Monday, December 22, 2008

Can This Gang Shoot Straight?










Resolved: Idaho State is a good shooting basketball team. Discuss.

There is a rather spirited (and sometimes R-rated) debate raging on the Bengal message board these days about the Idaho State men's basketball team's offensive strategy. Let me state right now for the record: I'm no basketball coach, and I won't even venture an opinion on whether the Bengals' offensive sets are good, bad or indifferent. A more fundamental question for me, then, is this: Is Idaho State a "good (bad) shooting" basketball team?

I think the answer is, "maybe." On both counts.

I'm a real believer in the axiom, "you are what you are." When you recruit players out of high school or junior college, you can pretty much look at their statistics on that level and understand what you are getting. For example, a kid who shoots 40 percent from the floor in high school, no matter how many points he scores per game, is probably not going to be a great percentage shooter in college. A player who shoots 60 percent from the floor, meanwhile, is probably going to shoot a fairly high percentage in college -- whether that's because he's a naturally good shooter, or because he knows his limitations and rarely puts up shots outside his range.

So in debating in my own mind whether Idaho State is a "good," "bad" or average shooting team, I went back to the Bengals' "body of work," if you will, to see what their individual histories can tell us. And surprisingly, given the Bengals' lackluster 42 percent shooting as a team, what I found is that many of the Bengals -- Amorrow Morgan, Lucas Steijn, Demetrius Monroe and Matt Stucki -- are shooting right at, or better than their career numbers. In addition, newcomer Deividas Busma is making 55 percent of his field goal attempts, which is certainly a positive contribution to that team shooting percentage.

That leads me, then, to three players who are taking a significant number of shots, and missing them at rates far above what their shooting history would indicate: Austin Kilpatrick (above), Donnie Carson and Kal Bay. A-K has been the most baffling case so far this season. A career 37 percent shooter from 3-point range (including 44 percent as a true freshman), the 6-5 junior has made only 5 of 24 bombs (21 percent) so far this season. His 1 for 6 performance against Utah State Saturday night was particularly telling, because the Aggies outscored ISU 27-9 from beyond the arc. A-K had several wide open looks from three, but couldn't get much to fall.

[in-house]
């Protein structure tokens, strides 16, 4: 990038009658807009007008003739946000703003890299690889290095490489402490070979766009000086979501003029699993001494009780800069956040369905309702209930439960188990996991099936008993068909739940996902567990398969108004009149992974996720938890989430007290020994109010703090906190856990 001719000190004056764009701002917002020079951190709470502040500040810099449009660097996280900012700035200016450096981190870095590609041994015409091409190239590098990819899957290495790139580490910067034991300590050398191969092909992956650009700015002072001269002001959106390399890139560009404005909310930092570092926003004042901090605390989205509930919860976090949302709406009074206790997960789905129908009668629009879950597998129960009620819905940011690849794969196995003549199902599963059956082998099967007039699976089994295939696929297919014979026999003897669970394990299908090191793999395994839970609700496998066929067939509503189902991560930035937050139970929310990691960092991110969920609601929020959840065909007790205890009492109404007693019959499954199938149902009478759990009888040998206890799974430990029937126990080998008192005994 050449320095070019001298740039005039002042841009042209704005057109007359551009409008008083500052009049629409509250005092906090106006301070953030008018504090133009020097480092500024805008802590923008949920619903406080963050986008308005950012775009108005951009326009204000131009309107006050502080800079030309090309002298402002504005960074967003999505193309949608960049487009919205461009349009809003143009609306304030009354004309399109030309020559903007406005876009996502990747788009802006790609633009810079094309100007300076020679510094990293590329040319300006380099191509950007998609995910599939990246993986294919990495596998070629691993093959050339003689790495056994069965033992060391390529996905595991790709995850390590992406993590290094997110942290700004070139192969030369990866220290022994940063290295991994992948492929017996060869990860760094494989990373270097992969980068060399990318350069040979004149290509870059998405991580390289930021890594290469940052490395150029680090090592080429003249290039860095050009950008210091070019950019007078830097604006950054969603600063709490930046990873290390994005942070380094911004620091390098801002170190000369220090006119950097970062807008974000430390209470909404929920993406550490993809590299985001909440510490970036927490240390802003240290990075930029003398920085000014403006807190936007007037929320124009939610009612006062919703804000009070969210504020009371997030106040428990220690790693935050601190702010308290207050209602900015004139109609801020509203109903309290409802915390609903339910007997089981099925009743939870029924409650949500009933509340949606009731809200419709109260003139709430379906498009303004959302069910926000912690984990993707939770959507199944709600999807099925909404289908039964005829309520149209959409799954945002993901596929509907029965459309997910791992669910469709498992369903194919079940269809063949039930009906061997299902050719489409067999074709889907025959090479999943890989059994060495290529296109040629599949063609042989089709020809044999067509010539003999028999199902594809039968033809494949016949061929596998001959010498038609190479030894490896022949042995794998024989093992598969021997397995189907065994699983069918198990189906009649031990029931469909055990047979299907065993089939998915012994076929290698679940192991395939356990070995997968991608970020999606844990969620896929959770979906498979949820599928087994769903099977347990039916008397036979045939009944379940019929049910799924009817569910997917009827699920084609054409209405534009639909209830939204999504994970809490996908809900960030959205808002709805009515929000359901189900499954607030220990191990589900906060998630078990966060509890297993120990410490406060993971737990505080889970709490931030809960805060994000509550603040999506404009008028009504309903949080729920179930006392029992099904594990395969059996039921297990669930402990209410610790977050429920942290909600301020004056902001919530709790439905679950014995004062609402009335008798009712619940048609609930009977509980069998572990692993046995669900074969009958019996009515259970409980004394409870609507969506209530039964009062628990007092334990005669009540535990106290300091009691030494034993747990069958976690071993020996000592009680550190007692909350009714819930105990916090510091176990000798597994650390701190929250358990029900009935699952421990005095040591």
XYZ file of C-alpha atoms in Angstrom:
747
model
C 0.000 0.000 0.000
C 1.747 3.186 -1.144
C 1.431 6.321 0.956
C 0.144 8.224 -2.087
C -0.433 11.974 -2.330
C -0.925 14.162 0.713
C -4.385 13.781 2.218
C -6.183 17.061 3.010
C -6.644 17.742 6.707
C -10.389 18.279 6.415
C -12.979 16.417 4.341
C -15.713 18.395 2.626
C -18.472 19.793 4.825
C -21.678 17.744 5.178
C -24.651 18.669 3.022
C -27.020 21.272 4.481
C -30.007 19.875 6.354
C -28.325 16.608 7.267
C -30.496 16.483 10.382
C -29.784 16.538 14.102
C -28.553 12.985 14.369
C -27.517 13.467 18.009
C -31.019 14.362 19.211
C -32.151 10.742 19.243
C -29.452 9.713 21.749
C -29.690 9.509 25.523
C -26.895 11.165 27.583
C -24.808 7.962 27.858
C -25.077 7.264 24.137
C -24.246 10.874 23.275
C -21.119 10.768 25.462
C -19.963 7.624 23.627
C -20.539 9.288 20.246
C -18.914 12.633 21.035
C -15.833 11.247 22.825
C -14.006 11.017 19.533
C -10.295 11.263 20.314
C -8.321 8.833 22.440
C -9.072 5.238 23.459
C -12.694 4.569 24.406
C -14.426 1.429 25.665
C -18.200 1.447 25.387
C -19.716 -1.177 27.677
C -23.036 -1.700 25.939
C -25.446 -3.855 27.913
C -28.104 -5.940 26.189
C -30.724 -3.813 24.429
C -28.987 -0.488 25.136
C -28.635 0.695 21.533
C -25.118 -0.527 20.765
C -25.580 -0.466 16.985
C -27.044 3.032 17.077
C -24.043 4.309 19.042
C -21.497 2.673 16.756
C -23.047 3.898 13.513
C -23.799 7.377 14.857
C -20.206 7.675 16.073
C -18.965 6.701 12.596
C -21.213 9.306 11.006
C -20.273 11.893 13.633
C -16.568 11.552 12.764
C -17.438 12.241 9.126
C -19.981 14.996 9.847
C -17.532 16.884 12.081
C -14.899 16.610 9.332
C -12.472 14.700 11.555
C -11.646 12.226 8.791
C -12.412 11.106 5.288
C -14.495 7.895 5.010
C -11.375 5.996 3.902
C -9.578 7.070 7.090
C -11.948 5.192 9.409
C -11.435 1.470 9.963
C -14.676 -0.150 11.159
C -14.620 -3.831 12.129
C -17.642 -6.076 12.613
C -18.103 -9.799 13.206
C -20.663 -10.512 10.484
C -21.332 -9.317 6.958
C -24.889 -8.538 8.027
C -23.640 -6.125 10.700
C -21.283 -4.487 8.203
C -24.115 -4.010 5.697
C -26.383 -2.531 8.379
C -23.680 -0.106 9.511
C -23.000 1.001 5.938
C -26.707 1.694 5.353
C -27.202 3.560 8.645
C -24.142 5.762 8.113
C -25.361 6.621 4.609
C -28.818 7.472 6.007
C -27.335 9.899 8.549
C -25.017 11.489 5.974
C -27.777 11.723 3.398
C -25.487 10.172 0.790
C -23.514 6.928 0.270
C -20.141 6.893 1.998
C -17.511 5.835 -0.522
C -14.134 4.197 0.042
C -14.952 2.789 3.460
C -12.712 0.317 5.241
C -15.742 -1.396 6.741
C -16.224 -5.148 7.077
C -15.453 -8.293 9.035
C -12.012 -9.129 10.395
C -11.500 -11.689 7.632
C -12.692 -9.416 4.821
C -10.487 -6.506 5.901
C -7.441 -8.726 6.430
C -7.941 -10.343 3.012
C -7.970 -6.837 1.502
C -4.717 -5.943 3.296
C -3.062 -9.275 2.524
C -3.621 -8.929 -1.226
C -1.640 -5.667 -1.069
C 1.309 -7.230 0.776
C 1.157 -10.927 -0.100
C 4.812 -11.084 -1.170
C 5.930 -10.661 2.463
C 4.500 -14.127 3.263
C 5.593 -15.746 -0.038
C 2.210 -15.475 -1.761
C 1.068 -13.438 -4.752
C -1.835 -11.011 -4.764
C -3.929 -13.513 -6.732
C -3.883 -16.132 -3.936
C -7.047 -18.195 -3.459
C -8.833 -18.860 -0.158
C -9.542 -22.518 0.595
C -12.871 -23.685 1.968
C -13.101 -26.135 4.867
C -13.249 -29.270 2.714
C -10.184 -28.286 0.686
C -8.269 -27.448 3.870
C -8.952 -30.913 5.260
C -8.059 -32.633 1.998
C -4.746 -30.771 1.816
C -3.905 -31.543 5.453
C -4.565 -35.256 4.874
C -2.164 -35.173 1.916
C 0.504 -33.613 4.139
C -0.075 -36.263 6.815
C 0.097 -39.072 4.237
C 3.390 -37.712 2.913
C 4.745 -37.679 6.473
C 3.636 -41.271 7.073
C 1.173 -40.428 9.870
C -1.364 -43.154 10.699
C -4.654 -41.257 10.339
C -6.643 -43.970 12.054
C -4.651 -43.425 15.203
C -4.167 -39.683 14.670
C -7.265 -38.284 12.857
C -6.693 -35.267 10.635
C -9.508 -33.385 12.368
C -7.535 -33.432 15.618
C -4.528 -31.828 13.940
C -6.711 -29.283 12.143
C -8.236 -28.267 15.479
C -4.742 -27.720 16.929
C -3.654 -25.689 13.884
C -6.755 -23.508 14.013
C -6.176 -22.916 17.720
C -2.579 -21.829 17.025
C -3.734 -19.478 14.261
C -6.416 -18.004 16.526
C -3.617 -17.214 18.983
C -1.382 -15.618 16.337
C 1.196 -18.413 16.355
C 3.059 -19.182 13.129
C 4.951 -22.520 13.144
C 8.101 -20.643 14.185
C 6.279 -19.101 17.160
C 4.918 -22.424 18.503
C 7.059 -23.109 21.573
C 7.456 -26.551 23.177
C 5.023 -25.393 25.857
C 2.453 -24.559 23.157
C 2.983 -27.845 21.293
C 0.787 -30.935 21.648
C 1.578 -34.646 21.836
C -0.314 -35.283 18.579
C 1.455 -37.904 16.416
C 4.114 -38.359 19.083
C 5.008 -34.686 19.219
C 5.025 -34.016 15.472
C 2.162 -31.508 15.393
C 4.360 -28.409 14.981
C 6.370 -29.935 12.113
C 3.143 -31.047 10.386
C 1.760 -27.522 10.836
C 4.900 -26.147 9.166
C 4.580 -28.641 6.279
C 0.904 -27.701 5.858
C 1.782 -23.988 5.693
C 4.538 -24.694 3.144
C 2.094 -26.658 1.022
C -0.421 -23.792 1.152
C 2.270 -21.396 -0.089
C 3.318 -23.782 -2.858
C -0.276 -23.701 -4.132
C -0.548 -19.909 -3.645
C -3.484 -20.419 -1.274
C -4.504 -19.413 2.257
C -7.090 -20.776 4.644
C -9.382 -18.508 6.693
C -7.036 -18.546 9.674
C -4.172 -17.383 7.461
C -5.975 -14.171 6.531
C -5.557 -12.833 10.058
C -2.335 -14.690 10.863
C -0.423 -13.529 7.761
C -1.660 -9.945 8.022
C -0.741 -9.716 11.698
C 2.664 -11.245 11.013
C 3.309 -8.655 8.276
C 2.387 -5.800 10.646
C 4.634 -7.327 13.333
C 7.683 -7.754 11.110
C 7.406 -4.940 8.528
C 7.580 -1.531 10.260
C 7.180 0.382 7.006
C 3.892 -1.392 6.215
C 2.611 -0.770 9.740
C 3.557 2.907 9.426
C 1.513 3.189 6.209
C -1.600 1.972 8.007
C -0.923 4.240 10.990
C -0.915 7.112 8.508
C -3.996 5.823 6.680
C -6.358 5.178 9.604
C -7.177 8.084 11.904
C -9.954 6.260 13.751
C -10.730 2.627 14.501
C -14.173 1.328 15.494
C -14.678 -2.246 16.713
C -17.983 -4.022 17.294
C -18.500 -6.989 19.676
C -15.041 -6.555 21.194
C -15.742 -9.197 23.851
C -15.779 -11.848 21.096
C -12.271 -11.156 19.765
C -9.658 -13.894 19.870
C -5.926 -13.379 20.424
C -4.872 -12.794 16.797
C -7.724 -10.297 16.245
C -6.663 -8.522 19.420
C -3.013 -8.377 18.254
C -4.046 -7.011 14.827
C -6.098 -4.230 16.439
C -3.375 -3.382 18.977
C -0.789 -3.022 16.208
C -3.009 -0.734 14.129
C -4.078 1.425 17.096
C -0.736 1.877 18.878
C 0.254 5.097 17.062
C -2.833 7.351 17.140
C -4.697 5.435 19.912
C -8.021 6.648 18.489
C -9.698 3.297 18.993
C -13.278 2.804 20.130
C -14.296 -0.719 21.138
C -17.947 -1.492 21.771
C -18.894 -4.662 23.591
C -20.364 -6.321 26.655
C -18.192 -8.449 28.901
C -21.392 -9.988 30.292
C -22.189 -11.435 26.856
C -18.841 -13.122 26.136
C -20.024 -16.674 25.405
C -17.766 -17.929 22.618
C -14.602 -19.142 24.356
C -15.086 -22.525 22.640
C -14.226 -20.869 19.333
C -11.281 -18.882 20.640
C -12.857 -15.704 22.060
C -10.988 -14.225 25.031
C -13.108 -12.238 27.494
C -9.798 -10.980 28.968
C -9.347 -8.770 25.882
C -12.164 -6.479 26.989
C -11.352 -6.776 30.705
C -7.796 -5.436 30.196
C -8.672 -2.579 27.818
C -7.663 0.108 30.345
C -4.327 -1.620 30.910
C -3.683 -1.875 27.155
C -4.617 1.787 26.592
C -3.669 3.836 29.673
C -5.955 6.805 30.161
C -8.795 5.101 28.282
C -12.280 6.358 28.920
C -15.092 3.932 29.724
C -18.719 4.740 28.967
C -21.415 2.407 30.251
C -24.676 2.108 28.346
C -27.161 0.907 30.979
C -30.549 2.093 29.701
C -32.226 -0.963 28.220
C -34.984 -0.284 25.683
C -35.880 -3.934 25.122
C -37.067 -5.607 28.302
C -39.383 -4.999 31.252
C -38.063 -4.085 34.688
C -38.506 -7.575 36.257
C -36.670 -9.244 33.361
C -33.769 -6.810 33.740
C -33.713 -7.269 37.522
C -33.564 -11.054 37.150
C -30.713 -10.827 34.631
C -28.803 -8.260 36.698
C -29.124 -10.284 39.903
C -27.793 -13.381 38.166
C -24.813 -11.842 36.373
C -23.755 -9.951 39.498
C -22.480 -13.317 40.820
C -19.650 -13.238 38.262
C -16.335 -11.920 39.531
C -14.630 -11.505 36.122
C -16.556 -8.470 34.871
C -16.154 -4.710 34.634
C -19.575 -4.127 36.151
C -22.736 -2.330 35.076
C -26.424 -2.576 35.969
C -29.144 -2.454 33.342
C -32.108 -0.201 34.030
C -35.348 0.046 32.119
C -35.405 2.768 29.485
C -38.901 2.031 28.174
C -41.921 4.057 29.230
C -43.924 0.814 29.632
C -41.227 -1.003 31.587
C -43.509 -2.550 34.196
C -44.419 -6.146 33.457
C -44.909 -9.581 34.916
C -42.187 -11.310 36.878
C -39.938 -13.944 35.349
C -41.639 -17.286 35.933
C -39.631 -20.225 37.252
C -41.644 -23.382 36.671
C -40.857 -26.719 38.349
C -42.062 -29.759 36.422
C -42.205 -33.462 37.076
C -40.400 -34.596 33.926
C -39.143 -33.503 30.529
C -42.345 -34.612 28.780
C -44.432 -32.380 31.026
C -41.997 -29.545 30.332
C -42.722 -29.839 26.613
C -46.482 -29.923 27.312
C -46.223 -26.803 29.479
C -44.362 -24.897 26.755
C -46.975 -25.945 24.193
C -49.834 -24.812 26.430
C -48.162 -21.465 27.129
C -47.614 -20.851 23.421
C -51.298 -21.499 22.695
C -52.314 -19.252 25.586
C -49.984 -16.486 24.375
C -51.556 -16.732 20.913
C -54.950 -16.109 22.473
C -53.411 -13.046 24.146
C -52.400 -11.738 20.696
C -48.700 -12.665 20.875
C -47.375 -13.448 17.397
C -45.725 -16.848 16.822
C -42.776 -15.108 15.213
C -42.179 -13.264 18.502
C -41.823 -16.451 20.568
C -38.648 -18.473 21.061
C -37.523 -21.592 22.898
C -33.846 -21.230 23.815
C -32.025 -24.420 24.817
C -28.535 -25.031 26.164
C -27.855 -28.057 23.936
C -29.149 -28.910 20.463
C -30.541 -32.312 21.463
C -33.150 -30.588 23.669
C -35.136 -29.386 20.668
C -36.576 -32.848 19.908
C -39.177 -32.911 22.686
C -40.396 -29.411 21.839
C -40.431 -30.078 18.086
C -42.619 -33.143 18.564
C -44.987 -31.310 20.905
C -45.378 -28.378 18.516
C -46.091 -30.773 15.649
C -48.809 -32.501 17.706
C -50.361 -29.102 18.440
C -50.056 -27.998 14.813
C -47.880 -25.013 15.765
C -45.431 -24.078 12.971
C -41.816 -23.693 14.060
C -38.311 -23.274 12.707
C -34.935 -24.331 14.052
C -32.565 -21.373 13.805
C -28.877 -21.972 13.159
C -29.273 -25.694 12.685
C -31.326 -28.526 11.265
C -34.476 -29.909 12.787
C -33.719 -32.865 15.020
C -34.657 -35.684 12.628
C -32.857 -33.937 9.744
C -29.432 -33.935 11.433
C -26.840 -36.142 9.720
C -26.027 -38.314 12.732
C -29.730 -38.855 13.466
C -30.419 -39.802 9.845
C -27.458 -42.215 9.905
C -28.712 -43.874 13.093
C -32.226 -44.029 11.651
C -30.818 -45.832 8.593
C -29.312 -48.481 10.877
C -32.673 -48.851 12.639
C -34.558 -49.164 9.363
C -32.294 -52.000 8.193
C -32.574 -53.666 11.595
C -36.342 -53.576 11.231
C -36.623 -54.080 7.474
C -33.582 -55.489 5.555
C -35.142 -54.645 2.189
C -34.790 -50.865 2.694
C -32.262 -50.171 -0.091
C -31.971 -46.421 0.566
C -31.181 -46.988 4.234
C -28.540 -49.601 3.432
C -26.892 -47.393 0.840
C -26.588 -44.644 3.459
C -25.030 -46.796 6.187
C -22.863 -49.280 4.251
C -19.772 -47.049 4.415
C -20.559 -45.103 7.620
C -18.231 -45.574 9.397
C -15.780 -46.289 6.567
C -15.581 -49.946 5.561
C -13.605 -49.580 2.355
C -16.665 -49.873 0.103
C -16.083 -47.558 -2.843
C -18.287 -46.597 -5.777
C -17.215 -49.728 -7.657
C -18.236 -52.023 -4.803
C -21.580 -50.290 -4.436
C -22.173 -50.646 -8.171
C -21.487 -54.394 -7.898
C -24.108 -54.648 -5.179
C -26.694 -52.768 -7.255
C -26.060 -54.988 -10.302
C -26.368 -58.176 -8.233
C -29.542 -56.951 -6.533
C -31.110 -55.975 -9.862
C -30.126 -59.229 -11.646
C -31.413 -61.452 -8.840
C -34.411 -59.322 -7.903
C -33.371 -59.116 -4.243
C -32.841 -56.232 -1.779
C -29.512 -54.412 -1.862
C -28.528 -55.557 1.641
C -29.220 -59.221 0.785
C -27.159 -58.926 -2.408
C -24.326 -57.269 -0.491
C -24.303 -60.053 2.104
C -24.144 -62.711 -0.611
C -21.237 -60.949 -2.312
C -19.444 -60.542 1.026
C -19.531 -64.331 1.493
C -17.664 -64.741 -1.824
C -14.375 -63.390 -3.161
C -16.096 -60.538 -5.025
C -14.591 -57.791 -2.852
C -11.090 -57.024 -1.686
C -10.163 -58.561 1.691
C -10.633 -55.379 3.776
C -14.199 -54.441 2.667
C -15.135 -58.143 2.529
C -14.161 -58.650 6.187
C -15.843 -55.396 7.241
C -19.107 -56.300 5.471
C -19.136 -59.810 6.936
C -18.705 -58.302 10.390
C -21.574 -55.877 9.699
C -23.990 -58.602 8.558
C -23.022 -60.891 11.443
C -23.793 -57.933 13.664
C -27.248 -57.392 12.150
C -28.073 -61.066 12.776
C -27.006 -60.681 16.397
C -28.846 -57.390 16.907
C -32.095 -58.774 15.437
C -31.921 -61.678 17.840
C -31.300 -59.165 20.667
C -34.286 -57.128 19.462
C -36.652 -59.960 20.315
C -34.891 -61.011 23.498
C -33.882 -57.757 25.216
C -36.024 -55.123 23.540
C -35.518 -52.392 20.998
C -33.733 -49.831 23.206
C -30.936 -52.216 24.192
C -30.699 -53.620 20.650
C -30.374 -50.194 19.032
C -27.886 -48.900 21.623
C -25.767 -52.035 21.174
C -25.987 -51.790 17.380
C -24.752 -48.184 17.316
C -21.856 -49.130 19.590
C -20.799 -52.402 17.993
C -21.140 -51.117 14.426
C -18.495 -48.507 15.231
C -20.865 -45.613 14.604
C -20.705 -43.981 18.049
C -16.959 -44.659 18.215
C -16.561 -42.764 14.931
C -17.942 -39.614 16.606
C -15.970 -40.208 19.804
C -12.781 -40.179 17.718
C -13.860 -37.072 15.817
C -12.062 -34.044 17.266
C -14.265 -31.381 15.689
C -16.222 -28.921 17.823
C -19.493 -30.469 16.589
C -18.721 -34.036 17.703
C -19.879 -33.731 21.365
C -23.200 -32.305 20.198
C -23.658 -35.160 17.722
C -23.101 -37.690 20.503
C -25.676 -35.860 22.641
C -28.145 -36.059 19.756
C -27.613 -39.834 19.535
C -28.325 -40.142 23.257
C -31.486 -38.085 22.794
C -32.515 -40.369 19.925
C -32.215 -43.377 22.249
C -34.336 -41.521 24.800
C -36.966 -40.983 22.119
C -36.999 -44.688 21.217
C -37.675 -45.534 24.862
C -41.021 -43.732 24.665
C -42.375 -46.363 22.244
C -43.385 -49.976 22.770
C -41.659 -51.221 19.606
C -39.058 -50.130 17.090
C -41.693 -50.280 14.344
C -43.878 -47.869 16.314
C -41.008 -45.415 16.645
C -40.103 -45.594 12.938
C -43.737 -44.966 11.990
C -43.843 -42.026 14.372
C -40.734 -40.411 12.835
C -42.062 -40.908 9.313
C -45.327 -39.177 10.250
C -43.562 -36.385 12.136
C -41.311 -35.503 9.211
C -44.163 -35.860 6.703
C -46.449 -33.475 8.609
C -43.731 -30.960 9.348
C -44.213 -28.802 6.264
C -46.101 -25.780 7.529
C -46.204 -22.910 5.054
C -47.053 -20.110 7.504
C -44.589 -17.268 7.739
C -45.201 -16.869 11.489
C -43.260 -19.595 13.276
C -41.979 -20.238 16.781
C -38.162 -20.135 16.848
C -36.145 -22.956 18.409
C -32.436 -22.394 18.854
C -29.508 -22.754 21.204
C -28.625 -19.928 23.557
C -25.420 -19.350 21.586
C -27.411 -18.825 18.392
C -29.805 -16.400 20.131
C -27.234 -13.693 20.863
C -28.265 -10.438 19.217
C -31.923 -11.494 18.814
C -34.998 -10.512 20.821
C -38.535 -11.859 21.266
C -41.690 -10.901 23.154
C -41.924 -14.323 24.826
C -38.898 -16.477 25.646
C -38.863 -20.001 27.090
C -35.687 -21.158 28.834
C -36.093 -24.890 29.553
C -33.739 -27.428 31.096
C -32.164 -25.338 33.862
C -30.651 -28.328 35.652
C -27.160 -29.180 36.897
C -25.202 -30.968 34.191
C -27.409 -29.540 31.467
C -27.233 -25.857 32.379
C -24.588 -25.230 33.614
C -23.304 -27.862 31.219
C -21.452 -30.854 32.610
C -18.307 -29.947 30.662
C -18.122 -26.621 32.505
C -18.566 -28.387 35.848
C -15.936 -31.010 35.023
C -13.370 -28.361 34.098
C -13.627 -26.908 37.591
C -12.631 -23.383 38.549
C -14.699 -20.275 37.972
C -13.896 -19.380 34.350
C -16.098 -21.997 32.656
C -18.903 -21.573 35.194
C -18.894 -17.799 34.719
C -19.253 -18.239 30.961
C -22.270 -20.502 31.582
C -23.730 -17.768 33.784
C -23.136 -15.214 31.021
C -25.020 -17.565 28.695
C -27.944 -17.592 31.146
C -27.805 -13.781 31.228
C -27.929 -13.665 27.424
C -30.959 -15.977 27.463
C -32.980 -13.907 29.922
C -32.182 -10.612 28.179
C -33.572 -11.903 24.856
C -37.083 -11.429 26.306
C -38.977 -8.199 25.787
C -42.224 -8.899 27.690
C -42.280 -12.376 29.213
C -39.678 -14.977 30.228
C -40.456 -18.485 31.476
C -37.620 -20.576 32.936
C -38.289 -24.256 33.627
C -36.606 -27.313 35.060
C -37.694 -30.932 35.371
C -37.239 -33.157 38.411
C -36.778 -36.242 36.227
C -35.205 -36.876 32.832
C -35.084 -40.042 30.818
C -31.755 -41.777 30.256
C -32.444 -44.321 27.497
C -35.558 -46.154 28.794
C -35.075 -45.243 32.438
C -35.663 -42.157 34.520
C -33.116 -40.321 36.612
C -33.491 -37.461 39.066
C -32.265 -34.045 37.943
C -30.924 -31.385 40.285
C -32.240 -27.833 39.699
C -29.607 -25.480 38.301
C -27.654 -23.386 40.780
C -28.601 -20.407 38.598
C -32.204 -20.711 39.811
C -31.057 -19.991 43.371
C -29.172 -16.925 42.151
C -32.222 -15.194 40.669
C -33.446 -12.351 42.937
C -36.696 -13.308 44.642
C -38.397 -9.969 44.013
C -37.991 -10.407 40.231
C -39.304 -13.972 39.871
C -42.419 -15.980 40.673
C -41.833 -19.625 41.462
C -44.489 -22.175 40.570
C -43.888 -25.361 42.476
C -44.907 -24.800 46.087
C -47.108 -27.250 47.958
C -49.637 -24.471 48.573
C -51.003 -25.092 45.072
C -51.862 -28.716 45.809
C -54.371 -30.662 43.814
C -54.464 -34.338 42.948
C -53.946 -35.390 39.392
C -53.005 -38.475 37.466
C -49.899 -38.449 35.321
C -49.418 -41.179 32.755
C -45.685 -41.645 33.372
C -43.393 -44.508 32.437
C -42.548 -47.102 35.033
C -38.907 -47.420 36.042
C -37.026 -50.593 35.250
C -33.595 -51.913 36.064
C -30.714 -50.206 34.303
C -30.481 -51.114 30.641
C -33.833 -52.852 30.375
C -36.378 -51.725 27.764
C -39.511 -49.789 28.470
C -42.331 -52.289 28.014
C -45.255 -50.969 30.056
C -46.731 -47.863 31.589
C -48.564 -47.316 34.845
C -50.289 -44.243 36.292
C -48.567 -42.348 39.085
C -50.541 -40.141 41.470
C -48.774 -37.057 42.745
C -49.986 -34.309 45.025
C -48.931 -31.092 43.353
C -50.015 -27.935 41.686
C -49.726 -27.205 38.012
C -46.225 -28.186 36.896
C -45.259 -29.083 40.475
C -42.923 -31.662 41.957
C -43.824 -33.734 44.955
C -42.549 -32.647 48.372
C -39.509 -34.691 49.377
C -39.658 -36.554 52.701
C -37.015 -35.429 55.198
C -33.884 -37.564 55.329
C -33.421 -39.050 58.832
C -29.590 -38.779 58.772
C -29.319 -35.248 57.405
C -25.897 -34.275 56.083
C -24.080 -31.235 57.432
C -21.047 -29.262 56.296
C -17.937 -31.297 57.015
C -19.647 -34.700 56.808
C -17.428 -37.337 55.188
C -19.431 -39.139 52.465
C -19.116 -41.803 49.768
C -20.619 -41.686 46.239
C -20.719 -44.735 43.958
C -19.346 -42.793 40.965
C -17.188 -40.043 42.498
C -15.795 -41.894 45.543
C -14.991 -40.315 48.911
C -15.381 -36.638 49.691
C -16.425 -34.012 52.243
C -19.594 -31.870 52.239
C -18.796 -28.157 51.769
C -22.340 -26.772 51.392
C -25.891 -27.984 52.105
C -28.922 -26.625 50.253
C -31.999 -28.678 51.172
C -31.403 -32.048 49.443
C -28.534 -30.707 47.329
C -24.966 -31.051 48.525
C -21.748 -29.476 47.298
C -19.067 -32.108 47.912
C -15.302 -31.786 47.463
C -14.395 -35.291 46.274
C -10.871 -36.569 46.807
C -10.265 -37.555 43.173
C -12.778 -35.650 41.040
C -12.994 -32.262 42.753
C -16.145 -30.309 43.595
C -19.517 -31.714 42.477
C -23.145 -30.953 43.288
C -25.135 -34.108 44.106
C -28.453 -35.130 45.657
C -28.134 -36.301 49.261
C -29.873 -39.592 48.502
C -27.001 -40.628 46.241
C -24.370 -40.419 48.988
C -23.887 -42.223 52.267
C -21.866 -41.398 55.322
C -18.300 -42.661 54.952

Perhaps most troubling about A-K's shooting is the fact that, after that outstanding freshman campaign, his three-point shooting percentage has consistently dropped -- to 35 percent last year, and, as noted, to 21 this season. He was bothered by vision problems last year, but reportedly went to contacts to resolve the issue this season. The longer 3-point line wouldn't seem to really impact Kilpatrick, because he frequently drops his bombs from well beyond the arc anyway. A sprained ankle and an early reduction in playing time this season may have contributed to A-K's struggles, but if you believe "history," at some point he should come out of this prolonged shooting slump.

Carson, meanwhile, is more of a mid-range jumper guy. A career 38 percent shooter, that is misleading because this year's 18 for 64 performance (28 percent) has really dragged down his overall percentage. Last year, the junior from Detroit made 42 percent of his shots. Which Donnie is for real -- this year's or last? Again, if you believe in past performance, Carson should be in for better times ahead.

Finally, we have the case of Bay, the 6-1 junior college transfer who started his career at Colorado. In his freshman season as a Buffalo, Bay made only 34 percent of his shots from the field overall, but 36 percent from three-point range. He is well below both those numbers as a Bengal -- 27 percent from the field, 24 from beyond the arc. Is the longer three-point line affecting Bay? What about the uncertainly of his role on the team, which has bounced back and forth from starting PG to SG, to a role off the bench? Those are all theories, but the bottom line is that we would expect Kal to settle into a role and shoot much better than he has through the first third of the season.

Again, looking at history, you'd have to say this year's Bengal team is only moderately "underperforming" its immediate predecessors. Joe O'Brien's two previous ISU incarnations hit 44 percent from the field, 39 percent from 3; and 43 percent and 31 percent, respectively. This year's numbers: 42 percent from the floor, 30 percent from 3.

One consistent factor in shooting this year has been how integral Matt Stucki is to the Bengals' success from 3-point range: ISU has been over 30 percent as a team seven times, and Stucki is
13 for 27 (48 percent) in those games. Clearly, the Bengals need A-K and Bay to start providing more consistent support to Stucki in the long-range shooting area. If they both start finding their rhythm, and if Monroe (60 percent). Steijn (55 percent), and Busma (55) continue to shoot well as they get more touches against smaller Big Sky teams, I can see the Bengals getting into that 45 to 47 percent range they need to win games. That won't necessarily make ISU a "good shooting" team, but in Big Sky Conference competition, it might be "good enough."
--Brad B.

And thanks for being a Bengal fan -- it ain't always easy, but it's always fun.

2 comments:

tuffgong said...

Brad, your posts are freakin money... Keep them comin..! Thanks for all you do!

idaho said...

Thanks, tuff, I appreciate Frank giving me this forum. It's been fun.

--Brad B.